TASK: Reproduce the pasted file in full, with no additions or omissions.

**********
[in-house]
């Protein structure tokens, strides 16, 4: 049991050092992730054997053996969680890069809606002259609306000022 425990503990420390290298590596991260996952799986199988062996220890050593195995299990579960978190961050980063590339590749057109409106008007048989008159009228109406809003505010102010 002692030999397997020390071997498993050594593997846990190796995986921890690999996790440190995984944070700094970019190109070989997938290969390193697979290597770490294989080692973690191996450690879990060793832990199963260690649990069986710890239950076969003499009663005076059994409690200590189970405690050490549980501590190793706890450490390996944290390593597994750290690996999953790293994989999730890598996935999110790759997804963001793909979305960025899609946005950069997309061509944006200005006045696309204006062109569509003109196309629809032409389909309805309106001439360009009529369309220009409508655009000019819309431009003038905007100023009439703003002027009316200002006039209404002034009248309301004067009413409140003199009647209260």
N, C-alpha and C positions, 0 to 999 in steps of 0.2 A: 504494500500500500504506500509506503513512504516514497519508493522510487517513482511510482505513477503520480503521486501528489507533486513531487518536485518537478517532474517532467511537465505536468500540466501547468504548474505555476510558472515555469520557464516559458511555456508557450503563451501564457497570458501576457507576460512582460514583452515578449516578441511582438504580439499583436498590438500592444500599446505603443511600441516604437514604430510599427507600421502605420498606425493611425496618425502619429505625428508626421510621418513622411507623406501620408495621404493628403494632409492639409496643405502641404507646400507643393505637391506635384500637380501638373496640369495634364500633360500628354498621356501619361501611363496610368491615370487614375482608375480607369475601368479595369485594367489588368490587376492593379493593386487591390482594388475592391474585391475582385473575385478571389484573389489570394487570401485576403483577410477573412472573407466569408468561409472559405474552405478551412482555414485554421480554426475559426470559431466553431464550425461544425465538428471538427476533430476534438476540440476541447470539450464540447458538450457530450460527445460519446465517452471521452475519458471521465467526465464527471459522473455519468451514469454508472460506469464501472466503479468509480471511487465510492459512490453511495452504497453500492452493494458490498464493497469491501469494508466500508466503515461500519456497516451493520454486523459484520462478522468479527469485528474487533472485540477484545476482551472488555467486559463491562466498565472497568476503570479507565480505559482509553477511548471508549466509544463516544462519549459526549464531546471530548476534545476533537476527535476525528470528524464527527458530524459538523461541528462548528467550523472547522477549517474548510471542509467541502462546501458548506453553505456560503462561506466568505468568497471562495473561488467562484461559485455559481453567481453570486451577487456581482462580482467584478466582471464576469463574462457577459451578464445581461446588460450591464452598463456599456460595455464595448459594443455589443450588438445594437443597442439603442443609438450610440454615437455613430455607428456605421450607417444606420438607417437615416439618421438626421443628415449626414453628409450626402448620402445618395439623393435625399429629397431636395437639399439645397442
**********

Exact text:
[in-house]
């Protein structure tokens, strides 16, 4: 049991050092992730054997053996969680890069809606002259609306000022 425990503990420390290298590596991260996952799986199988062996220890050593195995299990579960978190961050980063590339590749057109409106008007048989008159009228109406809003505010102010 002692030999397997020390071997498993050594593997846990190796995986921890690999996790440190995984944070700094970019190109070989997938290969390193697979290597770490294989080692973690191996450690879990060793832990199963260690649990069986710890239950076969003499009663005076059994409690200590189970405690050490549980501590190793706890450490390996944290390593597994750290690996999953790293994989999730890598996935999110790759997804963001793909979305960025899609946005950069997309061509944006200005006045696309204006062109569509003109196309629809032409389909309805309106001439360009009529369309220009409508655009000019819309431009003038905007100023009439703003002027009316200002006039209404002034009248309301004067009413409140003199009647209260």
N, C-alpha and C positions, 0 to 999 in steps of 0.2 A: 504494500500500500504506500509506503513512504516514497519508493522510487517513482511510482505513477503520480503521486501528489507533486513531487518536485518537478517532474517532467511537465505536468500540466501547468504548474505555476510558472515555469520557464516559458511555456508557450503563451501564457497570458501576457507576460512582460514583452515578449516578441511582438504580439499583436498590438500592444500599446505603443511600441516604437514604430510599427507600421502605420498606425493611425496618425502619429505625428508626421510621418513622411507623406501620408495621404493628403494632409492639409496643405502641404507646400507643393505637391506635384500637380501638373496640369495634364500633360500628354498621356501619361501611363496610368491615370487614375482608375480607369475601368479595369485594367489588368490587376492593379493593386487591390482594388475592391474585391475582385473575385478571389484573389489570394487570401485576403483577410477573412472573407466569408468561409472559405474552405478551412482555414485554421480554426475559426470559431466553431464550425461544425465538428471538427476533430476534438476540440476541447470539450464540447458538450457530450460527445460519446465517452471521452475519458471521465467526465464527471459522473455519468451514469454508472460506469464501472466503479468509480471511487465510492459512490453511495452504497453500492452493494458490498464493497469491501469494508466500508466503515461500519456497516451493520454486523459484520462478522468479527469485528474487533472485540477484545476482551472488555467486559463491562466498565472497568476503570479507565480505559482509553477511548471508549466509544463516544462519549459526549464531546471530548476534545476533537476527535476525528470528524464527527458530524459538523461541528462548528467550523472547522477549517474548510471542509467541502462546501458548506453553505456560503462561506466568505468568497471562495473561488467562484461559485455559481453567481453570486451577487456581482462580482467584478466582471464576469463574462457577459451578464445581461446588460450591464452598463456599456460595455464595448459594443455589443450588438445594437443597442439603442443609438450610440454615437455613430455607428456605421450607417444606420438607417437615416439618421438626421443628415449626414453628409450626402448620402445618395439623393435625399429629397431636395437639399439645397442